In this post, I link to and excerpt from the following resource on Oncologic Emergencies from:
- 11 Oncologic Emergencies You Need to Know
Nicole Cimino-Fiallos, MD, FAAEM | June 5, 2019
- Tumor Lysis Syndrome
- Hypercalcemia of Malignancy
- Neutropenic Fever
- Typhylitis (Neutropenic Enterocolitis)
- Hyperviscosity Syndrome
- Superior Vena Cava Syndrome
- Epidural Spinal Cord Compression
Here are excerpts:
Adapted electron micrograph of a cell undergoing apoptosis from the National Cancer Institute / Susan Arnold.
Electrocardiogram (ECG) depicting combined hyperkalemia and hypocalcemia from Wikimedia Commons / Jer5150.
Image of a left humerus with lytic lesions associated with multiple myeloma from Wikimedia Commons / Mikael Häggström.
Image of neutrophils (arrows) in a peripheral blood smear from Wikimedia Commons.
Table from Villafuerte-Gutierrez P, Villalon L, Losa JE, Henriquez-Camacho C. Adv Hematol. 2014;2014:986938. [Open access.] PMID: 25525436, PMCID: PMC4265549
Image from Wikimedia Commons / James Heilman, MD.
Image of a plasmapheresis device from Wikimedia Commons.
The clinical presentation of hyperviscosity syndrome consists principally of the triad of mucosal bleeding, visual changes, and neurologic symptoms.  Constitutional symptoms and cardiorespiratory symptoms also contribute to the clinical presentation.
The tendency to bleed is the most common manifestation of hyperviscosity syndrome. Patients may present with any of the following:
- Spontaneous gum bleeding
- Rectal bleeding
- Persistent bleeding after minor procedures
Visual changes range from blurred vision to vision loss. Neurologic manifestations are frequent and varied, and may include the following:
- Hearing loss
- Somnolence progressing to stupor and coma
Other manifestations may include heart failure, shortness of breath, hypoxia, fatigue, and anorexia. In fact, the clinician should have a high index of suspicion for hyperviscosity syndrome in patients with unexplained coma/altered mental status or unexplained shortness of breath, especially in those with an underlying hematologic disorder.
Blood hyperviscosity plays a role in the pathogenesis of several cardiovascular diseases, including hypertension, atherosclerosis,and the metabolic syndrome. 
Physical findings are related to the major organ systems involved, as follows:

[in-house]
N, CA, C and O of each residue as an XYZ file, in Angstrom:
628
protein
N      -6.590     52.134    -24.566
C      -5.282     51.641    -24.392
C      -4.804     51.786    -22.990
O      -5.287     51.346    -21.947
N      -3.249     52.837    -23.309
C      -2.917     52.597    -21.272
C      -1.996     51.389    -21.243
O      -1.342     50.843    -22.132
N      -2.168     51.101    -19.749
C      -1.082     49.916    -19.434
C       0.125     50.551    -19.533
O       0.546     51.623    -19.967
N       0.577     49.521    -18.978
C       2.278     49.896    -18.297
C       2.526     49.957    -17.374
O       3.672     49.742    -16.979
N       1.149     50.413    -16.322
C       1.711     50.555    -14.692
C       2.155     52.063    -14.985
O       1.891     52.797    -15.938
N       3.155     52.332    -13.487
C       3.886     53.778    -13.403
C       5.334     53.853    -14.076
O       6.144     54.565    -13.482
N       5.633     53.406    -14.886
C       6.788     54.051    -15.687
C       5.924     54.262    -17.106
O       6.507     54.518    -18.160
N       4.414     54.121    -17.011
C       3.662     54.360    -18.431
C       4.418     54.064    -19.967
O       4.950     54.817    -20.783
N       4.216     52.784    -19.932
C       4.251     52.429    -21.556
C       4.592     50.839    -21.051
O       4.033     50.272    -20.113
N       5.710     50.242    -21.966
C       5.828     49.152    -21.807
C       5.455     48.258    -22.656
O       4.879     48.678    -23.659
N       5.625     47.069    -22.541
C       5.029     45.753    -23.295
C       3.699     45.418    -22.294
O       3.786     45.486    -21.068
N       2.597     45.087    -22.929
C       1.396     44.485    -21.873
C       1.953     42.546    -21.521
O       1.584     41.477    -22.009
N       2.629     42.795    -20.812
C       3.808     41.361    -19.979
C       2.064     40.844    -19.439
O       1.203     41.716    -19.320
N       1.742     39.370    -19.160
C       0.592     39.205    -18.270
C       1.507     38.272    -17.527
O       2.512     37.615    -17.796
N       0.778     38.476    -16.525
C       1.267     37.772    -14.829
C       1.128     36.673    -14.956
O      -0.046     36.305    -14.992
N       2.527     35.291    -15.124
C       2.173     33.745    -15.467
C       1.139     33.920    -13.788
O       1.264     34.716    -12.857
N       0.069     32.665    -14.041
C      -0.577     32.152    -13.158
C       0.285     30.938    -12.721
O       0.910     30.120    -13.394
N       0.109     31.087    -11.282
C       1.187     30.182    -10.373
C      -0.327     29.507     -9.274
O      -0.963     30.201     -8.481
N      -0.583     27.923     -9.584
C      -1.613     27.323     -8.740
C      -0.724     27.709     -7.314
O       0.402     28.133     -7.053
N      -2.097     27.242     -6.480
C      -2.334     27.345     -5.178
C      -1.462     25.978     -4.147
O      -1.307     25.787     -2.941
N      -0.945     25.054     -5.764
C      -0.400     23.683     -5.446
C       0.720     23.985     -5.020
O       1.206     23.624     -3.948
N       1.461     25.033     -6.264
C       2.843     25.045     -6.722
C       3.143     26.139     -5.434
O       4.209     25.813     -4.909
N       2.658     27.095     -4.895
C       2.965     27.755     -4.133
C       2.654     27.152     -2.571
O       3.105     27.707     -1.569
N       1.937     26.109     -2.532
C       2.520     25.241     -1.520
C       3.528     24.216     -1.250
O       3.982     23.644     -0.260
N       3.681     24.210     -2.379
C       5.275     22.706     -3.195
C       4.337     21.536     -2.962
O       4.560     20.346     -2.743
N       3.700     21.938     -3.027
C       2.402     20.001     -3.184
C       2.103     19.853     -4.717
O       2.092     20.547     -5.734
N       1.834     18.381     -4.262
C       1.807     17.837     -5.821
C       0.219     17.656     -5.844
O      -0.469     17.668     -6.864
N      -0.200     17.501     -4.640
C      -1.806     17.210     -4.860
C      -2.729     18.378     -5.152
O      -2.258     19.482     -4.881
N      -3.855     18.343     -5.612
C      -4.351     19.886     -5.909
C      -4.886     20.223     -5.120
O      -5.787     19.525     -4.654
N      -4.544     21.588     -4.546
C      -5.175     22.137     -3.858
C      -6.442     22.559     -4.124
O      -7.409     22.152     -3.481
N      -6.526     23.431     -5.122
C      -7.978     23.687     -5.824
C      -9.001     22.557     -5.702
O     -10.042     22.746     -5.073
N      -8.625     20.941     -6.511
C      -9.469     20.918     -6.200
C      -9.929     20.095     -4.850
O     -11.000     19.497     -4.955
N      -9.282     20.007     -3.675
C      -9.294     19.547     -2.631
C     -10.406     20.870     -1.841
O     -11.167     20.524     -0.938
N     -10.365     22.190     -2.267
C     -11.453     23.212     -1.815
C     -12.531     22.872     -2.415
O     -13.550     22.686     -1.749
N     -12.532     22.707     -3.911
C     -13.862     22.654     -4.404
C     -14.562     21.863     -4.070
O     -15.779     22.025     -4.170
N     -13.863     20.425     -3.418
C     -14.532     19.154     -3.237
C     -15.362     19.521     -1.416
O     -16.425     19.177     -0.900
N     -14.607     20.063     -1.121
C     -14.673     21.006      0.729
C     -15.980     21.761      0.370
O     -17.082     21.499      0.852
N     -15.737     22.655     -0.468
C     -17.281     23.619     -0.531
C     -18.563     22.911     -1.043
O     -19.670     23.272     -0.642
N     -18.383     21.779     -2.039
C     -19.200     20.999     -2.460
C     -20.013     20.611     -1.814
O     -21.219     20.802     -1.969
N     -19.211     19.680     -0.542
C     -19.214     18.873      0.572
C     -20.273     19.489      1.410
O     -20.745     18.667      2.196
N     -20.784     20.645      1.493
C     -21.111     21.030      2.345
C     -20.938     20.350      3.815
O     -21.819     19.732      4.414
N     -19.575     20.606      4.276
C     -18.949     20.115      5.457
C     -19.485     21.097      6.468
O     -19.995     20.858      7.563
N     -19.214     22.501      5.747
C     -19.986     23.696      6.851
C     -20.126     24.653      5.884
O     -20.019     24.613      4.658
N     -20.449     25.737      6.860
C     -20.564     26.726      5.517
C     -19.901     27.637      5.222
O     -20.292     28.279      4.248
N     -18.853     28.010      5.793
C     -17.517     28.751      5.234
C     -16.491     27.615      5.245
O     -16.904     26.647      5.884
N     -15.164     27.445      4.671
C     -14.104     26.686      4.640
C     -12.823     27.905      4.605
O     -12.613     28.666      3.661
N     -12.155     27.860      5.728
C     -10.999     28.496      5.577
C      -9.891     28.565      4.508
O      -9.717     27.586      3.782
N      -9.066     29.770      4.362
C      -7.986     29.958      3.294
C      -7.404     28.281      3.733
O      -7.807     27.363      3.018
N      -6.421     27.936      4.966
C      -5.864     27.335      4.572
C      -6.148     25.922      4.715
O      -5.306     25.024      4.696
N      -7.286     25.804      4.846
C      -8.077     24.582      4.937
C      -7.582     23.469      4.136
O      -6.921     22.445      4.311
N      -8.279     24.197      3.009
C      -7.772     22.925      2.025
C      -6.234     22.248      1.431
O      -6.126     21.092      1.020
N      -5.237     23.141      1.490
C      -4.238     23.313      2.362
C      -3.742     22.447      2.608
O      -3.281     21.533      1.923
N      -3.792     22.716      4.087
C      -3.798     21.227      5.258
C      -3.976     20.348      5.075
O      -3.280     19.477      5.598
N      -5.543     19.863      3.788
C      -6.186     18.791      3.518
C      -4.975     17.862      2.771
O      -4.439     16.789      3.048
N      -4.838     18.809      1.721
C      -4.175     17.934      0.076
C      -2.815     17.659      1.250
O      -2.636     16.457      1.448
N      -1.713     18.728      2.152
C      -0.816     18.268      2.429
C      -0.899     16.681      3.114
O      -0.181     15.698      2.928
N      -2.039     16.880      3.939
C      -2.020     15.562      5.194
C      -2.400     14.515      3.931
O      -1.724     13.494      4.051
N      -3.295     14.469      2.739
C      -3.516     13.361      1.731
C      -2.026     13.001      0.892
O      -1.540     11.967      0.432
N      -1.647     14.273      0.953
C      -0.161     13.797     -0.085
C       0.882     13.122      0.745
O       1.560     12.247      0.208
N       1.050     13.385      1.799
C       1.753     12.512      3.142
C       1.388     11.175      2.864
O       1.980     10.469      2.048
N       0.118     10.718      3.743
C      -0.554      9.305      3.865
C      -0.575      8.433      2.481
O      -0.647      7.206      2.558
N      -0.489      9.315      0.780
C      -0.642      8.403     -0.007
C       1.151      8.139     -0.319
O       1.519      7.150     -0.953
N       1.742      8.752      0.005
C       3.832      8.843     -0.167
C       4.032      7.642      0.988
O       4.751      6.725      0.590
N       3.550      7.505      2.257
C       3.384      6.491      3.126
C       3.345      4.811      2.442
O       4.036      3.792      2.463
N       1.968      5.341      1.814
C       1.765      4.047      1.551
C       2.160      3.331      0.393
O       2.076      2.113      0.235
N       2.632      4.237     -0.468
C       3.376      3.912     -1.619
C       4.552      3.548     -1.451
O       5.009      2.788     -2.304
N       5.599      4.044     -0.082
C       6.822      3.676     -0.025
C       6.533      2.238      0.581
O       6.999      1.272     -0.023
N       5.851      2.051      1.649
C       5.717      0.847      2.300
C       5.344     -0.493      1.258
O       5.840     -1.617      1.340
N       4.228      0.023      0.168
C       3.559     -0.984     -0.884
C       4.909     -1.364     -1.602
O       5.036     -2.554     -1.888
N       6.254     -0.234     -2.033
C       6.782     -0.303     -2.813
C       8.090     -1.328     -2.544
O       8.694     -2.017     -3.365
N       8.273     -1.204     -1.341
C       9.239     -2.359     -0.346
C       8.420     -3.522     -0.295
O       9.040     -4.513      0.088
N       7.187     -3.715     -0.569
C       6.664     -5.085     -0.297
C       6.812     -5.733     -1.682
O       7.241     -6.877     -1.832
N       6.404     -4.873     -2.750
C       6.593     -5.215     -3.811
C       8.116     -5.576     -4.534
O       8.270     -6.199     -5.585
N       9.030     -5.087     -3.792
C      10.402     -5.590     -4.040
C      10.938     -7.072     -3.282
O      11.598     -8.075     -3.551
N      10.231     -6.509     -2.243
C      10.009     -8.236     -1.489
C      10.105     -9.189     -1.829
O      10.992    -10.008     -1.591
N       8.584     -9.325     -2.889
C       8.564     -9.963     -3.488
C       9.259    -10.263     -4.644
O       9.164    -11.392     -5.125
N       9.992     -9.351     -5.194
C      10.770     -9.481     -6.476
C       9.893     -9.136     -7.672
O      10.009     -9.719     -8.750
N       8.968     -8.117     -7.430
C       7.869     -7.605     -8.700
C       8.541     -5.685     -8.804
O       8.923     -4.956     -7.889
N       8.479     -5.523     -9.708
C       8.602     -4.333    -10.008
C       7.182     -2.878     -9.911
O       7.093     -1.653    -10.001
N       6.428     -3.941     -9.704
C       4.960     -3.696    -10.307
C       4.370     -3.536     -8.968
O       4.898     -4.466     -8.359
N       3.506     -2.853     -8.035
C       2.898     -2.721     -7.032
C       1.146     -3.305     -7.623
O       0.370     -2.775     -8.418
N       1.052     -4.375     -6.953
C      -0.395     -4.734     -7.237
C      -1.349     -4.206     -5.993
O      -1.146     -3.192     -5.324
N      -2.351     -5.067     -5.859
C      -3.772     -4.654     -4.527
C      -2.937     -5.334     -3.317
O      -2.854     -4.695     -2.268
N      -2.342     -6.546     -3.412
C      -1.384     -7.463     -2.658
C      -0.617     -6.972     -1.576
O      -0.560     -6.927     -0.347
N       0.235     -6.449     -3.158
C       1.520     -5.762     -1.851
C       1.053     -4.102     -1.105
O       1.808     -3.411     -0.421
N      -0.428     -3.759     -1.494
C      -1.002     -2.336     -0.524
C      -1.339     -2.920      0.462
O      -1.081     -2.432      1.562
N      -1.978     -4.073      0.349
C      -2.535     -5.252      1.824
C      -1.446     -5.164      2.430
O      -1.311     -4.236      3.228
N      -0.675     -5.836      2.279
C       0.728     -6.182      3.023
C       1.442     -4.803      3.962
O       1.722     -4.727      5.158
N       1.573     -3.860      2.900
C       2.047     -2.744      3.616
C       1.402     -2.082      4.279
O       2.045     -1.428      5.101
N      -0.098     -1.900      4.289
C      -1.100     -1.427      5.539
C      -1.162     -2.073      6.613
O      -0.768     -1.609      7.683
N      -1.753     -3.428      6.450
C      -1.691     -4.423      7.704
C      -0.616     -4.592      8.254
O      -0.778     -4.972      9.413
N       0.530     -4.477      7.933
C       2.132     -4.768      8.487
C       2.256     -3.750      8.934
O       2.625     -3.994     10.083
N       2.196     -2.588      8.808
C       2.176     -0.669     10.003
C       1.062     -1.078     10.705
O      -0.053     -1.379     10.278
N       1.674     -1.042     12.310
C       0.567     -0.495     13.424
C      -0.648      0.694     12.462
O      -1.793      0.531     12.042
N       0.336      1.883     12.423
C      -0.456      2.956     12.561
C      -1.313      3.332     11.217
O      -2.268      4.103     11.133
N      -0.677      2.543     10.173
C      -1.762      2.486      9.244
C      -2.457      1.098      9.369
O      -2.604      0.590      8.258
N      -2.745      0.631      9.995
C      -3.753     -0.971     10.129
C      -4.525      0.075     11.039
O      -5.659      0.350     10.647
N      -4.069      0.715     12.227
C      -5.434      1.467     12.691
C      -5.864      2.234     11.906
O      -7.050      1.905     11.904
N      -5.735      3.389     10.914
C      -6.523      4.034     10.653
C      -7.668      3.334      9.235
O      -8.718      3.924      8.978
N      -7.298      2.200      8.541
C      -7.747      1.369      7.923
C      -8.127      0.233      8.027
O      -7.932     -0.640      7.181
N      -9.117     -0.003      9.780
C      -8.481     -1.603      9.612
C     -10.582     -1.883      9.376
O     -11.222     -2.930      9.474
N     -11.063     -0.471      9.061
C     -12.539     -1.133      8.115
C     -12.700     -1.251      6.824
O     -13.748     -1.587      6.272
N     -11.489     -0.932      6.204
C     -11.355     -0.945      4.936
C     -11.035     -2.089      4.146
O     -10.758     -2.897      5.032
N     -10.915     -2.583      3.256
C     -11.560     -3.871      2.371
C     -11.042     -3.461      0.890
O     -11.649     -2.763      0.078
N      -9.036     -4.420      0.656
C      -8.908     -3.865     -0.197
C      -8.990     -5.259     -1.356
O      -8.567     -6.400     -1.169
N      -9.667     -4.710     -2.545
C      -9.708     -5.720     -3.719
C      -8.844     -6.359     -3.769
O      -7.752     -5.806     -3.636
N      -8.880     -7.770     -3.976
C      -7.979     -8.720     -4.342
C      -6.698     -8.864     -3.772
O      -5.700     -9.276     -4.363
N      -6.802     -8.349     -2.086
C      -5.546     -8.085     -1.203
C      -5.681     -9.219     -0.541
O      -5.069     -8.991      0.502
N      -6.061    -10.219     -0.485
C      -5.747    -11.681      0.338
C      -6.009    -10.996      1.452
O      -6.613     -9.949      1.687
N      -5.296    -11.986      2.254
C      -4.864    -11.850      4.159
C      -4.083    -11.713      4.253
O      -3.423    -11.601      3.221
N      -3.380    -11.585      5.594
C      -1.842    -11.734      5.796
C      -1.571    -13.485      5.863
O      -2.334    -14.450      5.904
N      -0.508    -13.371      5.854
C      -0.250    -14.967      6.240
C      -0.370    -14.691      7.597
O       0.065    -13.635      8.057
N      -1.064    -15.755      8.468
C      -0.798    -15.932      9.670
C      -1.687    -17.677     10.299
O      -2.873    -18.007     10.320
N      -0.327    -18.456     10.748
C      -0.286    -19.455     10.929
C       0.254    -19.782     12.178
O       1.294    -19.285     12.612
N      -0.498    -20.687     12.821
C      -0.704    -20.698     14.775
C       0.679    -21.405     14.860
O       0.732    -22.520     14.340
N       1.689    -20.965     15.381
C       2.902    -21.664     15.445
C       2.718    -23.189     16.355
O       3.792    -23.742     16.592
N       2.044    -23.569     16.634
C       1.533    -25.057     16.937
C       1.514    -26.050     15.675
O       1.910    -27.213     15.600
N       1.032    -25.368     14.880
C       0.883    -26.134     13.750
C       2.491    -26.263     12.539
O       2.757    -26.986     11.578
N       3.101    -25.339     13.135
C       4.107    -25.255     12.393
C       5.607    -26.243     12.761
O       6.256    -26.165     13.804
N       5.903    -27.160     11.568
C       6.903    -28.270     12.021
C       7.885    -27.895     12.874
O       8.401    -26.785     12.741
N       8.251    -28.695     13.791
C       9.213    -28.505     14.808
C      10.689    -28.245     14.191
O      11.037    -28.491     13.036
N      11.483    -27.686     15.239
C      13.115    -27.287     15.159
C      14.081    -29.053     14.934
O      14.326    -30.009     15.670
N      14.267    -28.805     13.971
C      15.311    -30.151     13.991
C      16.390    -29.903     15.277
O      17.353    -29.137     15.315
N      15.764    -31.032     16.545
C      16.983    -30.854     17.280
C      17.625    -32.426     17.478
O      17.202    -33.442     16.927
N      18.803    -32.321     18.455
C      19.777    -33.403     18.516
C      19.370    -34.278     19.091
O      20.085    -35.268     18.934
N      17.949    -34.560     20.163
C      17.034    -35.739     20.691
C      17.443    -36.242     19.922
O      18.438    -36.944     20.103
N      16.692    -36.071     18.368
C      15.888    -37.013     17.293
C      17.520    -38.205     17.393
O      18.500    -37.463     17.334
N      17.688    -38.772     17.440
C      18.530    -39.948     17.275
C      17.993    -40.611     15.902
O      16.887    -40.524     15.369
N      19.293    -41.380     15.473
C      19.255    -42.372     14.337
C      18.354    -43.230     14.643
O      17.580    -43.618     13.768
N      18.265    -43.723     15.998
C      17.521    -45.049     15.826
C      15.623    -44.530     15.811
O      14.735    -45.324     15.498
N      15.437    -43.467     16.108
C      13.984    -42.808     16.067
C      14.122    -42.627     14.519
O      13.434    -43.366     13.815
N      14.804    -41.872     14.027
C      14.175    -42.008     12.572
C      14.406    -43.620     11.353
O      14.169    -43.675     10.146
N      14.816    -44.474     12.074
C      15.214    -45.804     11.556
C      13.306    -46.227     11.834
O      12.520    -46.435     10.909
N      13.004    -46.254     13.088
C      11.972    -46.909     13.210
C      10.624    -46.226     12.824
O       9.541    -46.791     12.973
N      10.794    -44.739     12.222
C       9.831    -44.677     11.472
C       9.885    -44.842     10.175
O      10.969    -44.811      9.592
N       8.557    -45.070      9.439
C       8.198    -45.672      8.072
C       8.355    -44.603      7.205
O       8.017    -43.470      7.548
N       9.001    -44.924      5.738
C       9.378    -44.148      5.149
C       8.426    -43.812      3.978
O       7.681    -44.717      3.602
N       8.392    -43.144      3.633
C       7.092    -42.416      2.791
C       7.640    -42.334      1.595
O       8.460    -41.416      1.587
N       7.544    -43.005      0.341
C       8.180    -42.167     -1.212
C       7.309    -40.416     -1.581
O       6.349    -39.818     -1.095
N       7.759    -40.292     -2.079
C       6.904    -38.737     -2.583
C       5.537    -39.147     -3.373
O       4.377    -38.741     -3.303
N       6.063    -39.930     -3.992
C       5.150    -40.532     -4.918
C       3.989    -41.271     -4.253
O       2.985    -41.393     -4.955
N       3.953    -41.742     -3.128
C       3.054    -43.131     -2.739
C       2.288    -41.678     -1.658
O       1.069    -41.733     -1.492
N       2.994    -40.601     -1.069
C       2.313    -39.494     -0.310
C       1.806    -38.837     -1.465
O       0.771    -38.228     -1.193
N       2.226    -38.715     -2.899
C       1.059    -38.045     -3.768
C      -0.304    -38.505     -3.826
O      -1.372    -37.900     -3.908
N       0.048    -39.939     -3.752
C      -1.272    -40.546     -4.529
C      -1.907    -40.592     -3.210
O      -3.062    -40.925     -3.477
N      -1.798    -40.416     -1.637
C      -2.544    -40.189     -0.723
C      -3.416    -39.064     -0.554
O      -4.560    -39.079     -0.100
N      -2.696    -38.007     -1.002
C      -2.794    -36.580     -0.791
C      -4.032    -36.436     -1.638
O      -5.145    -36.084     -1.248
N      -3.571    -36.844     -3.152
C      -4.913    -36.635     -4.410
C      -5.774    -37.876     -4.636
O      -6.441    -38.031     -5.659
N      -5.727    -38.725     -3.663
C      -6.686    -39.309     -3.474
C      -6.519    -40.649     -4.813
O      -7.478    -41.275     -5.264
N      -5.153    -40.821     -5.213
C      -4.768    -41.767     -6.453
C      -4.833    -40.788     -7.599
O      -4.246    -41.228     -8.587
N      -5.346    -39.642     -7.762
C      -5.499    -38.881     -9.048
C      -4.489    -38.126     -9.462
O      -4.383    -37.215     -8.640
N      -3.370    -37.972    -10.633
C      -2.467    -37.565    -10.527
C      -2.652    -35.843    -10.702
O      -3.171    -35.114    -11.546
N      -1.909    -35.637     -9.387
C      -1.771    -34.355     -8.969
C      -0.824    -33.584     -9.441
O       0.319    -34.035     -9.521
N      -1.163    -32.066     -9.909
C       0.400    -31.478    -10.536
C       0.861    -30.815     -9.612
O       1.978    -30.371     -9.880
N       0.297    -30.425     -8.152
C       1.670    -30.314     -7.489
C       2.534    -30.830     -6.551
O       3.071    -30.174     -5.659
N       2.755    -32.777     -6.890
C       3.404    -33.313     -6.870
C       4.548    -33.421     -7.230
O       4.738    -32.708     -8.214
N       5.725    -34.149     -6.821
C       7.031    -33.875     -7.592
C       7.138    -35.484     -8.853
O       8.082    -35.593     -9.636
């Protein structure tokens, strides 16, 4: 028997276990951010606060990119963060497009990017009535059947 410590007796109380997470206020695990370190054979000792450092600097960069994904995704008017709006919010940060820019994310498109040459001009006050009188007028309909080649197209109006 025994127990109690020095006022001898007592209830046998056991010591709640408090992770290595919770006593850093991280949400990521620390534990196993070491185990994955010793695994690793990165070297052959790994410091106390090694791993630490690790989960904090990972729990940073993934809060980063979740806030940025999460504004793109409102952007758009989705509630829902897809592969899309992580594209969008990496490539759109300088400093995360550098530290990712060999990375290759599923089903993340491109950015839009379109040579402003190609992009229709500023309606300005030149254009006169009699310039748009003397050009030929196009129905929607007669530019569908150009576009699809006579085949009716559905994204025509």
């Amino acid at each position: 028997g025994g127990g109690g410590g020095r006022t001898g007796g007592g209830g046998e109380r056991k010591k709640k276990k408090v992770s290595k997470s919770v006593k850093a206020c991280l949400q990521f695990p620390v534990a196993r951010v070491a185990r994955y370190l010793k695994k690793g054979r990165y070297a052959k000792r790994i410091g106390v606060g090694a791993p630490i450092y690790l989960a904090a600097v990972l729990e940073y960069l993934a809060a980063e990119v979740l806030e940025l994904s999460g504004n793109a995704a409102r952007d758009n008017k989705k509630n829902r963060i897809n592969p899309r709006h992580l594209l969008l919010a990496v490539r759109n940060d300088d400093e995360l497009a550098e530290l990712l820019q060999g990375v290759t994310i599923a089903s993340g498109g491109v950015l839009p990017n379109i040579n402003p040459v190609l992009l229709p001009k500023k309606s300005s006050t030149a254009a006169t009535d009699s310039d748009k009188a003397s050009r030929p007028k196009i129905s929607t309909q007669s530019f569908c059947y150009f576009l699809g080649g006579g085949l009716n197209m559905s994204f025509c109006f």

Bruises, epistaxis, or gum bleeding may be noted
Ophthalmic examination may reveal decreased visual acuity, dilated retinal veins, “sausage-linked” or “boxcar segmentation” of the retinal veins, or retinal hemorrhages 
Neurologic examination may reveal various abnormalities, including diminished mental status, confusion, ataxia, or nystagmus
Cardiopulmonary examination may reveal signs of congestive heart failure with volume overload (rales, lower extremity edema, elevated jugular venous pressure, and hypoxia)
The diagnosis of hyperviscosity syndrome (HVS) is confirmed by measurement of elevated serum viscosity in a patient with characteristic clinical manifestations of HVS. No exact diagnostic cut-off exists for serum viscosity, as different patients will have symptoms at different values. A clue to the need for measurement of serum viscosity may be that the laboratory has difficulty performing chemical tests, because hyperviscous blood can clog analyzers.
The normal reference range for serum viscosity is 1.4-1.8 Centipoises (1.0 being the viscosity of water). Symptoms usually are not seen before the viscosity reaches 4 Centipoises, and patients with HVS usually present with a serum viscosity greater than 5 Centipoises. Typically, the higher the viscosity, the worse the symptoms.
For further details of the workup of hyperviscosity syndrome please see the link to the article.
Chest CT scan with contrast showing narrowing of the SVC from Senthilvel E, Papadakis A, Jain V, Bruner J. Cases J. 2009;2:6463. [Open access.] PMID: 19829810, PMCID: PMC2740218.